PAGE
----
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Guide to Types of Cosmetic Clay & Their Uses

claymasks Swatches of earth toned cosmetic clay pastes.

Cosmetic clays have long been known to provide a variety of beneficial properties for all kinds of skin types. However, there are so many different kinds of cosmetic clays available today, it can be overwhelming trying to choose the one that is right for you. 

The rainbow of clay colors available reflects the variety of minerals a given clay may contain, depending on the soil composition of the area from which it was mined. All clays will draw oil from the skin, though some have stronger drawing abilities than others. For instance, those who tend to have drier skin may find that white cosmetic clay is preferable. People with oilier skin, on the other hand, might choose a Fuller's earth clay.

Cosmetic clays are commonly used in facial masks, and using a hydrosol in place of water when creating a mask paste is a simple way to add skin-supporting botanicals into the mix. Clays can be incorporated into DIY soaps, dry shampoos, and even homemade baby powder. They can also be added to the bath for a mineral-infused soak. And they’re not just for skin care! Bentonite clay and Fuller's earth clay are great to keep around the house for cleaning up oily messes on carpets and clothing.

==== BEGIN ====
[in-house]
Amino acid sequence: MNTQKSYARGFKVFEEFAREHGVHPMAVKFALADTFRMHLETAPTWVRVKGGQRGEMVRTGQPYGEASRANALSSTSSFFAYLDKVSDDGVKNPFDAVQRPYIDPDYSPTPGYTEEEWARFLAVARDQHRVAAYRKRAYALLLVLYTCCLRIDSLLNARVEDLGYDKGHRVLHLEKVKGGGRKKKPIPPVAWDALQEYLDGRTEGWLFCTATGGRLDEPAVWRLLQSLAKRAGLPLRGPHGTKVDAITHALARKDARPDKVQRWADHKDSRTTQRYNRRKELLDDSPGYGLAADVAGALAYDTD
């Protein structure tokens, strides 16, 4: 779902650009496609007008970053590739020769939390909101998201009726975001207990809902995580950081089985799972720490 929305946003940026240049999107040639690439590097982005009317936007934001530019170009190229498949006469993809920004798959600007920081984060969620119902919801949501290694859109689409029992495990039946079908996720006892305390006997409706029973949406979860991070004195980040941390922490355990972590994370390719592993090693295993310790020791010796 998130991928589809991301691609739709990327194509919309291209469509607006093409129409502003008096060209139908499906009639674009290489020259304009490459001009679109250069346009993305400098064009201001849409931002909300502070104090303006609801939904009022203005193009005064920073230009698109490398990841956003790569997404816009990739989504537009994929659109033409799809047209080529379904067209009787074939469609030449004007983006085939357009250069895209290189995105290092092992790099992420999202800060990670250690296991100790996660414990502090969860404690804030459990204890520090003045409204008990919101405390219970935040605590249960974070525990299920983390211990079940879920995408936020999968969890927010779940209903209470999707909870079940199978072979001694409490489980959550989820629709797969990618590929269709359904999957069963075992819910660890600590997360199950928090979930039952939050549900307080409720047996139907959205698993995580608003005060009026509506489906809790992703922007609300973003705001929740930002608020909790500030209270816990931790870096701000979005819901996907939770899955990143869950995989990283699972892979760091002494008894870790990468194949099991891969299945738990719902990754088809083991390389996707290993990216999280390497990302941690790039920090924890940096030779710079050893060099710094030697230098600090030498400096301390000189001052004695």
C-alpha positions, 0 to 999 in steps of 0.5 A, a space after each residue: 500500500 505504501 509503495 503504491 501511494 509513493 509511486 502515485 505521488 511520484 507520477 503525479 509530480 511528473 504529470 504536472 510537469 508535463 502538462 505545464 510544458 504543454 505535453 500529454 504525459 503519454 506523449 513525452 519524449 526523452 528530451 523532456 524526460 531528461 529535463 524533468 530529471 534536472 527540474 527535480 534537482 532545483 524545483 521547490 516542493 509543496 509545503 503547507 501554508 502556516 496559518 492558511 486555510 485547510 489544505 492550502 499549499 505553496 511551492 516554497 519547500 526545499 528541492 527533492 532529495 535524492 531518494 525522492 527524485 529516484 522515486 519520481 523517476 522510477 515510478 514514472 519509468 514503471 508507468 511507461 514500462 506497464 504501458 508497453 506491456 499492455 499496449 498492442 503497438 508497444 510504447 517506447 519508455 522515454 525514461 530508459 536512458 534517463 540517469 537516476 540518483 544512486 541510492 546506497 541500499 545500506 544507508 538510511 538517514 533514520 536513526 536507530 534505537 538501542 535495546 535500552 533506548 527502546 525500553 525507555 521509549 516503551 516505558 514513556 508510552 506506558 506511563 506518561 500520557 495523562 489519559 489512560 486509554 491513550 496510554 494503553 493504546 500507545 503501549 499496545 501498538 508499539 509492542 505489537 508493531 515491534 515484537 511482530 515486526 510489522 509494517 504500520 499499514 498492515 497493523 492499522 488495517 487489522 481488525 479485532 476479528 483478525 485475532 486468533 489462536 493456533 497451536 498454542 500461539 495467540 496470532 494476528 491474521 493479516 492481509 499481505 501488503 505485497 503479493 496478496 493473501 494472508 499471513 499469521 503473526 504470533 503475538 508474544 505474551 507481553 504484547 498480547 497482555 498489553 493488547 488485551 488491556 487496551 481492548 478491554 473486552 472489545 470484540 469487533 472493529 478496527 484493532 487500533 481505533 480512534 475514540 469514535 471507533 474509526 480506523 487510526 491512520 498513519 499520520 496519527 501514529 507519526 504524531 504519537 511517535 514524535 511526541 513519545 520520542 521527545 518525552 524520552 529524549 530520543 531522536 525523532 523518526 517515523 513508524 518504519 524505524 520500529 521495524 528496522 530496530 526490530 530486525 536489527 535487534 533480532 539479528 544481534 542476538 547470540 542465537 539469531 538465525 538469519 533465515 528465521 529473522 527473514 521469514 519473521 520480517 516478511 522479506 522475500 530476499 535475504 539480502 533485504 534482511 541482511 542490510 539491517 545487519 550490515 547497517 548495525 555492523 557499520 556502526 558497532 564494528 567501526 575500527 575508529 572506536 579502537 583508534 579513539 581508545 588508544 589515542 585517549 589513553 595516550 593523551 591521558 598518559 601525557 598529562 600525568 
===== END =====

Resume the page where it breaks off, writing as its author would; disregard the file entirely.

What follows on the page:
Here's an overview of some of the most popular clays for cosmetic use:

Guide to Common Cosmetic Clay Types

Bentonite Clay

Bentonite clay is composed of volcanic ash sediments that have been weathered over a long period of time. Sodium bentonite clay is known for its swelling properties, as it acts like a sponge when mixed with water. This clay is very popular for facial masks, foot baths, or bath soaking blends.